Metaphor in Migration
Aldo Leopold writes: “When dandelions have set the mark of May on Wisconsin pastures, it is time to listen for the final proof of spring. Sit down on a tussock, cock your ears at the sky, dial out the bedlam of meadowlarks and redwings, and soon you may hear it: the flight-song of the upland plover, just now back from the Argentine.”
Here in the Wallowas, it’s the snowy plover and what enchanting, humorus birds they are. Indeed, they make a long journey, but as a migratory creature that also stopped over in the Wallowas, I have to say it’s a darn good place to land.
“Whoever invented the word ‘grace’ must have seen the wing-folding of a plover,” Leopold continues, and I have to agree. However, after what I thought was my first sighting of a plover might have actually been a killdeer. The “plover” I saw looked more like a ring-necked, which is definitely more of a shorebird. (Dear Pacific Ocean: Don’t worry, I understand you’re 8 hours away.) The snowies are here, but rare. Then again, the palmated plover is seen most places during spring migration, even this far inland.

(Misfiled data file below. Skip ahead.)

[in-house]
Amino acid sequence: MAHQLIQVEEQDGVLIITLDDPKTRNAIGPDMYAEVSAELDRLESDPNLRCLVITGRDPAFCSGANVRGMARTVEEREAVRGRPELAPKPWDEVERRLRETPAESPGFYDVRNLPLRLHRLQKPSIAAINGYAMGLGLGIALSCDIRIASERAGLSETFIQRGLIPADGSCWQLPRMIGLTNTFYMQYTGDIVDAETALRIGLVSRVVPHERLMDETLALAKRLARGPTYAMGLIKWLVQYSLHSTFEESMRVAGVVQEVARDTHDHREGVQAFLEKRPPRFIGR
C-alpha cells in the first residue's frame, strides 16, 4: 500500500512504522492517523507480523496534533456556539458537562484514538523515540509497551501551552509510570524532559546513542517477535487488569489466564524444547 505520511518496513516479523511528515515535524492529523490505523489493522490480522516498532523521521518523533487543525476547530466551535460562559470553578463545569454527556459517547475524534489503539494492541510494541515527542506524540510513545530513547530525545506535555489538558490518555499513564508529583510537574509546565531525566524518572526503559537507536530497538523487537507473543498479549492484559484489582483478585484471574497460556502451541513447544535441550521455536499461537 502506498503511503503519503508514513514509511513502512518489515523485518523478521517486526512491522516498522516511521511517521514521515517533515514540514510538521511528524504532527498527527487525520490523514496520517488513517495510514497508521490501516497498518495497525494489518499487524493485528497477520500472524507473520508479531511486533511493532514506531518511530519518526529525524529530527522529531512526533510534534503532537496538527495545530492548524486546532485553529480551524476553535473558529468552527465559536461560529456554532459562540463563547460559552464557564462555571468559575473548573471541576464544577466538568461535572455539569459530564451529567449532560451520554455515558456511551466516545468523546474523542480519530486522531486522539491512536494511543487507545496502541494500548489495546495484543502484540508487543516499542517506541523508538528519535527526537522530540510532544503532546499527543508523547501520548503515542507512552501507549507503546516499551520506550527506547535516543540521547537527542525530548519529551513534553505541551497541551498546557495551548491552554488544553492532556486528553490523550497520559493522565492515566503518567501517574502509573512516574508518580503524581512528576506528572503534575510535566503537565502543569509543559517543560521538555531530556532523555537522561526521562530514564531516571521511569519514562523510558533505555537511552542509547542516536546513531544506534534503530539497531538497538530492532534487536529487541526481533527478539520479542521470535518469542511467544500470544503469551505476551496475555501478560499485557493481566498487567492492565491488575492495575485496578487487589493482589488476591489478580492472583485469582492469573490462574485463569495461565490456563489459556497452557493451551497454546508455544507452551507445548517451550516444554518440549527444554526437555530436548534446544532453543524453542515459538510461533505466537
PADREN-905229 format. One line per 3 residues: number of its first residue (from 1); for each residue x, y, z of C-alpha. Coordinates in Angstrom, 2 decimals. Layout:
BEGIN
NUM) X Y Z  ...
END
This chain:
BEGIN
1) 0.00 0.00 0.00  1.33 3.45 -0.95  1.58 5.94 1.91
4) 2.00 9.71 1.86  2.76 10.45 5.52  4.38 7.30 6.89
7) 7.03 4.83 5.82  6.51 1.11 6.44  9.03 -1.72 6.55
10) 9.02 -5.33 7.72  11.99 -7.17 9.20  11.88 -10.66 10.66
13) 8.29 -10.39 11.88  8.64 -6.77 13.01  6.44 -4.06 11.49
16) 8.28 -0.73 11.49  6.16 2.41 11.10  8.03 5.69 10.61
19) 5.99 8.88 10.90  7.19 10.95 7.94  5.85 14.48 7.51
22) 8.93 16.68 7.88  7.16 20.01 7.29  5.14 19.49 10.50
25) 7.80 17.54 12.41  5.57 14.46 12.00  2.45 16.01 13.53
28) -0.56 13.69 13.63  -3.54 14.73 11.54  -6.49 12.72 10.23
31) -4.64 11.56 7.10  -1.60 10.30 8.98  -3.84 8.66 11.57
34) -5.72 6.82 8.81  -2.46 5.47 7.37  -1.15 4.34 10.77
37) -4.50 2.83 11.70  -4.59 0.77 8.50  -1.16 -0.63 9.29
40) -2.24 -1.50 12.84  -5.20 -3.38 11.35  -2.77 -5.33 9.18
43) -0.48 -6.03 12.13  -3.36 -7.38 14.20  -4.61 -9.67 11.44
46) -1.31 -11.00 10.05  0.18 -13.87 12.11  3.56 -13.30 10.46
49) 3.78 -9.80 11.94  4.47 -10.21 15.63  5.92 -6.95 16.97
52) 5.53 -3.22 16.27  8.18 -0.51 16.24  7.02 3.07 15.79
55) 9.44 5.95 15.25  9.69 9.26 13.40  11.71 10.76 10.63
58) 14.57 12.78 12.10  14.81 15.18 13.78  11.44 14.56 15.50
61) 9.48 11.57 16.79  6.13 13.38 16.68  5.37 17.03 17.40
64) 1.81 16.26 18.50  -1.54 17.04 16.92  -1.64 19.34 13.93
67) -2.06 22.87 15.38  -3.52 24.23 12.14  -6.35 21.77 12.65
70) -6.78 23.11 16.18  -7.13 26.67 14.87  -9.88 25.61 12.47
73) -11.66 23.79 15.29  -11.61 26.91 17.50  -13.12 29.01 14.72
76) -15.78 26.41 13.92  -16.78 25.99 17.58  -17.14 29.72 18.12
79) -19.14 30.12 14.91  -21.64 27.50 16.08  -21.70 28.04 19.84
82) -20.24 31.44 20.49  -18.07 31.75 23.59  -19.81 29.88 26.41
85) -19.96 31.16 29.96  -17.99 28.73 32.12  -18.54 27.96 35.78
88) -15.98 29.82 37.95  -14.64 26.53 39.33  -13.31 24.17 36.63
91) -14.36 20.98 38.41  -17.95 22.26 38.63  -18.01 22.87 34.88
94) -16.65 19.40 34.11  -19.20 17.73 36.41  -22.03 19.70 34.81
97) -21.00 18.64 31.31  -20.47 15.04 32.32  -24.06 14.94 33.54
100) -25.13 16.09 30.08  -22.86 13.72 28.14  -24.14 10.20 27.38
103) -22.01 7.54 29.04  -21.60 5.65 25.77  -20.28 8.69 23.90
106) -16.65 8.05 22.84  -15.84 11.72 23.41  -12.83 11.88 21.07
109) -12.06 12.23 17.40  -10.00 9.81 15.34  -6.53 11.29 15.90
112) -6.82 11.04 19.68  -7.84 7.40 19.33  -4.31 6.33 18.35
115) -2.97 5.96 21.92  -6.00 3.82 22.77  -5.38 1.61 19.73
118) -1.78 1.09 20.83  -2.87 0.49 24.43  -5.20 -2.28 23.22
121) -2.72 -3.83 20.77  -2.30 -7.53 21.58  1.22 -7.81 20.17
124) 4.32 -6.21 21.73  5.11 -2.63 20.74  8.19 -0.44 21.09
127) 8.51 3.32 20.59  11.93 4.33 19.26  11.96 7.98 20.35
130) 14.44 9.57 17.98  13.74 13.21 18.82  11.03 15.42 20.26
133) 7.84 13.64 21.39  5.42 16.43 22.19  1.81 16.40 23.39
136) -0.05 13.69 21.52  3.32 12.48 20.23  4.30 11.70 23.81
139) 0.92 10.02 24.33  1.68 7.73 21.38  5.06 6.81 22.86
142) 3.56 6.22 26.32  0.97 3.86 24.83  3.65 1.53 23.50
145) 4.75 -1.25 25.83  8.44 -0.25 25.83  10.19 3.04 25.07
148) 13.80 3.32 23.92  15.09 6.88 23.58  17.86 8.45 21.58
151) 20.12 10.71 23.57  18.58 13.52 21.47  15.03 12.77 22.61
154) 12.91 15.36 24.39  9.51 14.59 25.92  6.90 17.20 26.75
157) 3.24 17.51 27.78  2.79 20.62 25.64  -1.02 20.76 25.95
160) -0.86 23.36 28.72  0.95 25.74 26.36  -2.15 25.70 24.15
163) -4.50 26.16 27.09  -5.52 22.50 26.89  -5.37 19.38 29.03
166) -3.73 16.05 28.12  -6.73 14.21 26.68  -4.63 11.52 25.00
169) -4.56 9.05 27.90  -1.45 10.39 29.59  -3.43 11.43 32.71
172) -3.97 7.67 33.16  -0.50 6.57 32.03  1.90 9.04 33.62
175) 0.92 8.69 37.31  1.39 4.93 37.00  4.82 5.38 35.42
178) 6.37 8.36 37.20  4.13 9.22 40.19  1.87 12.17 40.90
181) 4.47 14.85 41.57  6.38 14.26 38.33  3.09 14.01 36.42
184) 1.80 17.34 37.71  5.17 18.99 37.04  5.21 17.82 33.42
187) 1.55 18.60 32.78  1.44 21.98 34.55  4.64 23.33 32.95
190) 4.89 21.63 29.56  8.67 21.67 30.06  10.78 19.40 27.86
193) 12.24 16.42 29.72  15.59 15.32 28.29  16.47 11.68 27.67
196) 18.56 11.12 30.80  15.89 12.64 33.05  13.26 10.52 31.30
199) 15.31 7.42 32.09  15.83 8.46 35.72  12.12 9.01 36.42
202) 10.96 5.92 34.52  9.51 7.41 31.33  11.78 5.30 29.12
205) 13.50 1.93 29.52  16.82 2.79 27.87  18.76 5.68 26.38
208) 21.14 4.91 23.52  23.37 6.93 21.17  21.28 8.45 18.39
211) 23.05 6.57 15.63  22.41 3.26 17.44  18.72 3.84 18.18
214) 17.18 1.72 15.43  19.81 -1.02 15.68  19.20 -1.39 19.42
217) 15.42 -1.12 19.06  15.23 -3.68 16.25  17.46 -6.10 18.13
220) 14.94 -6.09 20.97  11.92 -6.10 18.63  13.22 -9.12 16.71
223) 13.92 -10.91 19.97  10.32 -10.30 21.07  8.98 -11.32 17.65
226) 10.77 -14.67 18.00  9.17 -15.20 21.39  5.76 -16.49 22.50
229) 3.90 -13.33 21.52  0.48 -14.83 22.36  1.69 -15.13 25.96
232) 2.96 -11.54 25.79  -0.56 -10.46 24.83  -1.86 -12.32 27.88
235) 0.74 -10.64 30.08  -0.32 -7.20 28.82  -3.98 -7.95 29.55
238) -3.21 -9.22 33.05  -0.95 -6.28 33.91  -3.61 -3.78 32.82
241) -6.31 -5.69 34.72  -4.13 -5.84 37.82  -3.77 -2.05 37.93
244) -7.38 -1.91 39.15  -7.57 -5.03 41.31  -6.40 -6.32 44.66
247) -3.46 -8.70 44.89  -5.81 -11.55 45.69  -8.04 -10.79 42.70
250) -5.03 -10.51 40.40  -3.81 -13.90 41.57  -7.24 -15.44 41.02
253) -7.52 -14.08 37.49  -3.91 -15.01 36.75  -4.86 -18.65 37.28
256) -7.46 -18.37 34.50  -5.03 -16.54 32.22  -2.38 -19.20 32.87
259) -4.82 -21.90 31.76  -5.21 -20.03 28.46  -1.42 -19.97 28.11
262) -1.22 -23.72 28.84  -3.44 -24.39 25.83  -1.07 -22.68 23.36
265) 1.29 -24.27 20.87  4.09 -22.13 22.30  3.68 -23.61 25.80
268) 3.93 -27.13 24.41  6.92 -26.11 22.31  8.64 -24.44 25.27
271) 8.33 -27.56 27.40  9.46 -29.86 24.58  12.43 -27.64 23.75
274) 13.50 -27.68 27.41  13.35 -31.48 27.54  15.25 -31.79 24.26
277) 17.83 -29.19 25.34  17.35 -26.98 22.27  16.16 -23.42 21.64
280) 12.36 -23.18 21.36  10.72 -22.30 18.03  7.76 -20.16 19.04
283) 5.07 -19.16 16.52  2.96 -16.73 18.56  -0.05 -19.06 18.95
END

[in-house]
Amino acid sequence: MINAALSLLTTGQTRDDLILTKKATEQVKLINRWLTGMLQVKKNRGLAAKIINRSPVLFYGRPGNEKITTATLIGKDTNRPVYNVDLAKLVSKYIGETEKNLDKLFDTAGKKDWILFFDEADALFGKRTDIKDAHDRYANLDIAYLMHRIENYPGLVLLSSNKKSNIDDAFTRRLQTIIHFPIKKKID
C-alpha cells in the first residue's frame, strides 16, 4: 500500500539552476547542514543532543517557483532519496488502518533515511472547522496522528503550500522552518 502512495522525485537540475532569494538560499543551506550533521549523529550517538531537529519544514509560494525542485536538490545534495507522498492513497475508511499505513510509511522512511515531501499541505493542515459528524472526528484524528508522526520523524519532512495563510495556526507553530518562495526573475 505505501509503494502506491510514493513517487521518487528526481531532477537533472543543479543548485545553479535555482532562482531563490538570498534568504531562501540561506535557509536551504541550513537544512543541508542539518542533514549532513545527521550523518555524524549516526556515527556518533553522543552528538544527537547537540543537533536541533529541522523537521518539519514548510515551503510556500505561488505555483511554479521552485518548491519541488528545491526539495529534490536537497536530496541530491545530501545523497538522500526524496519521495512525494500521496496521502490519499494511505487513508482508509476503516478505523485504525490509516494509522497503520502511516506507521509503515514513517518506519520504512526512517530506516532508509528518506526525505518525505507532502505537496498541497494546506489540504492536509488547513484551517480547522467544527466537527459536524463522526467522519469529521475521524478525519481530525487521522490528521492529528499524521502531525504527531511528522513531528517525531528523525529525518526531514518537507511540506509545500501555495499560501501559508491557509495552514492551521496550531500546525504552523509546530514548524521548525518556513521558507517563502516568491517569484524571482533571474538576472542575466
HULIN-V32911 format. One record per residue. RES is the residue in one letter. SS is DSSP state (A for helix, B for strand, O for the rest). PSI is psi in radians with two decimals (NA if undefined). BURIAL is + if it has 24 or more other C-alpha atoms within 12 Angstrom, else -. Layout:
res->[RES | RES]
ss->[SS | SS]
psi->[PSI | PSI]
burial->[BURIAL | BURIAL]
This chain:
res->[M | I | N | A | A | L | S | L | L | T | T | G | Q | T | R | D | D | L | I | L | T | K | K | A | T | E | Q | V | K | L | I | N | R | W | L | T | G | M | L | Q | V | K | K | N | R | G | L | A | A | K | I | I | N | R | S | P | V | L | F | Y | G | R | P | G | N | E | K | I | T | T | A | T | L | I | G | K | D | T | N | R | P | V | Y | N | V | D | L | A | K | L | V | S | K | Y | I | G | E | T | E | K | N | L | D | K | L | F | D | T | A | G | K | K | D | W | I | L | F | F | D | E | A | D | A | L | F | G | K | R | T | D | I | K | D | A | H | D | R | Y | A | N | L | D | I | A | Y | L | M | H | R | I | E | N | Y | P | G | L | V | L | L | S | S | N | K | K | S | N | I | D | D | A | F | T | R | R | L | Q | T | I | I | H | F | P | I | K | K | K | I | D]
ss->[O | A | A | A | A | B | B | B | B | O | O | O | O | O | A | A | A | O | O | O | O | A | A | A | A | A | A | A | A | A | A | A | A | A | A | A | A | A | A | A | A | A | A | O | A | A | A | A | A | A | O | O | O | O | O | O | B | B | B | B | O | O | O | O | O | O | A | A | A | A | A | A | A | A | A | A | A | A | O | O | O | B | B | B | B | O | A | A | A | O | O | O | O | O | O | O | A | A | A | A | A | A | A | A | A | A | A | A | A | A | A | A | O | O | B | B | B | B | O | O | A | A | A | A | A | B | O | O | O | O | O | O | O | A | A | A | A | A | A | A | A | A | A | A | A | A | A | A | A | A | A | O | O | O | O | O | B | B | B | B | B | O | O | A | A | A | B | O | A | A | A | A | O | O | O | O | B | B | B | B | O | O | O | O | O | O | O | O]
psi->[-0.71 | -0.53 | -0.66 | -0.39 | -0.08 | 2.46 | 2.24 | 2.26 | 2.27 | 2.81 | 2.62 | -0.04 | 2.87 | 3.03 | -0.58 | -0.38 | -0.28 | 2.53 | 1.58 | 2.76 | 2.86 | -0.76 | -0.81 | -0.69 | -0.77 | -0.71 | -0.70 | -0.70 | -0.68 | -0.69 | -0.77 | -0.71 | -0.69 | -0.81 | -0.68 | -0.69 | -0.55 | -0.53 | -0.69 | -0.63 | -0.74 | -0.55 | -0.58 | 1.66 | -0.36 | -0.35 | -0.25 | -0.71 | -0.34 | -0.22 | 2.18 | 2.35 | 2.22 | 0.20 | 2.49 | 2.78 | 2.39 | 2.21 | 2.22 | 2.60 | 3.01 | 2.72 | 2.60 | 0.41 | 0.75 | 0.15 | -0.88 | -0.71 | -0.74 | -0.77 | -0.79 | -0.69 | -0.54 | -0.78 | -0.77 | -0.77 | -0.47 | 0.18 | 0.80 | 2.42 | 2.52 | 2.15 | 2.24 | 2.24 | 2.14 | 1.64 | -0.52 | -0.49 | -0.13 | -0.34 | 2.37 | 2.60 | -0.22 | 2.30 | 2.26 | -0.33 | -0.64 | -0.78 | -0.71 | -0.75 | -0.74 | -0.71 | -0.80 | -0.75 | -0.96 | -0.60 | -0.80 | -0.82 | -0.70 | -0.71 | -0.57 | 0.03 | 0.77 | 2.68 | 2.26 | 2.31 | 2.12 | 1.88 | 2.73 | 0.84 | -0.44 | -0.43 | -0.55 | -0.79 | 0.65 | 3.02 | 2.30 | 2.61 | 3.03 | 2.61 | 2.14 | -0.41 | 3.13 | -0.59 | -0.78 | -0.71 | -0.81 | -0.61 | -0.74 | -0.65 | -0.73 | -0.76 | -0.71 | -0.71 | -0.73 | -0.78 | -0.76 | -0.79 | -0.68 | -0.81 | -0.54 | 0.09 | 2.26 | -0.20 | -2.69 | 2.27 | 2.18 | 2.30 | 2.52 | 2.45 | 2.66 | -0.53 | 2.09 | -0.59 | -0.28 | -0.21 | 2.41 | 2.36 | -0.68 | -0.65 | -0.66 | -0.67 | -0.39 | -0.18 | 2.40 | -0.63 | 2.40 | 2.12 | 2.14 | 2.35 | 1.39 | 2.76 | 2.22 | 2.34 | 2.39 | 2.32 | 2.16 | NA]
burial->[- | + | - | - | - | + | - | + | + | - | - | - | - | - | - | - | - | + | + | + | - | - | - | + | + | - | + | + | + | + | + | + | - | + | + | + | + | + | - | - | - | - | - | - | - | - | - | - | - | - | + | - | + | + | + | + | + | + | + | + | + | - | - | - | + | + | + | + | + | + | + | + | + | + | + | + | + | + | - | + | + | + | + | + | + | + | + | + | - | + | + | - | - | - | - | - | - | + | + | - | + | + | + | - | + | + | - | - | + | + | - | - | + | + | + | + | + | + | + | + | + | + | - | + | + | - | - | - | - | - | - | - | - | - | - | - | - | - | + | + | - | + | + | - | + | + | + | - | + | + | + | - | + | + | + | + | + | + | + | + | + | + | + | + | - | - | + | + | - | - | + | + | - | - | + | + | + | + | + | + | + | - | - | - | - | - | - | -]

It’s a lesson in assuredness; just as surely as I thought I knew what I saw, I’ve come to doubt it. Nature has always been my greatest teacher and the changing of seasons its constant knocking at my door. The metaphors couldn’t be any clearer: Here today, gone tomorrow (as is the nature of spring migration, as is the nature of my current writing life). Don’t judge a book by its cover (or a bird, for that matter, or a man).